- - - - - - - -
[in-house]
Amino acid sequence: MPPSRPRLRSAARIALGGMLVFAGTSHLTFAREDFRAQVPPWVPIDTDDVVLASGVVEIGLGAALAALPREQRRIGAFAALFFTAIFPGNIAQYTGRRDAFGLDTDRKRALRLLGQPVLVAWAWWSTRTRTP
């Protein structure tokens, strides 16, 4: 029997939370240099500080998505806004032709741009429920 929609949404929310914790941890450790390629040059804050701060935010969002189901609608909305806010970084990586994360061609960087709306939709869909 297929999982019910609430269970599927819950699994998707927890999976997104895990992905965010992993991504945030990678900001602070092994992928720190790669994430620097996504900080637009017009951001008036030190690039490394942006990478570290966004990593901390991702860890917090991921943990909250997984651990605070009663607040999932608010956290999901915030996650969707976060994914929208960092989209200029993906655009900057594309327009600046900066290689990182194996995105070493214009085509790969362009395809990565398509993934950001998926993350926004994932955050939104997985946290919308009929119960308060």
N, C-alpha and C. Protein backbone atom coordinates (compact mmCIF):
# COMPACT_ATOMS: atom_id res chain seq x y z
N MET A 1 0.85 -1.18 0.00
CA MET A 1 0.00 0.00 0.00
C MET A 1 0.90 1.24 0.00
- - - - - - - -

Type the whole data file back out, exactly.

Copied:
[in-house]
Amino acid sequence: MPPSRPRLRSAARIALGGMLVFAGTSHLTFAREDFRAQVPPWVPIDTDDVVLASGVVEIGLGAALAALPREQRRIGAFAALFFTAIFPGNIAQYTGRRDAFGLDTDRKRALRLLGQPVLVAWAWWSTRTRTP
């Protein structure tokens, strides 16, 4: 029997939370240099500080998505806004032709741009429920 929609949404929310914790941890450790390629040059804050701060935010969002189901609608909305806010970084990586994360061609960087709306939709869909 297929999982019910609430269970599927819950699994998707927890999976997104895990992905965010992993991504945030990678900001602070092994992928720190790669994430620097996504900080637009017009951001008036030190690039490394942006990478570290966004990593901390991702860890917090991921943990909250997984651990605070009663607040999932608010956290999901915030996650969707976060994914929208960092989209200029993906655009900057594309327009600046900066290689990182194996995105070493214009085509790969362009395809990565398509993934950001998926993350926004994932955050939104997985946290919308009929119960308060």
N, C-alpha and C. Protein backbone atom coordinates (compact mmCIF):
# COMPACT_ATOMS: atom_id res chain seq x y z
N MET A 1 0.85 -1.18 0.00
CA MET A 1 0.00 0.00 0.00
C MET A 1 0.90 1.24 0.00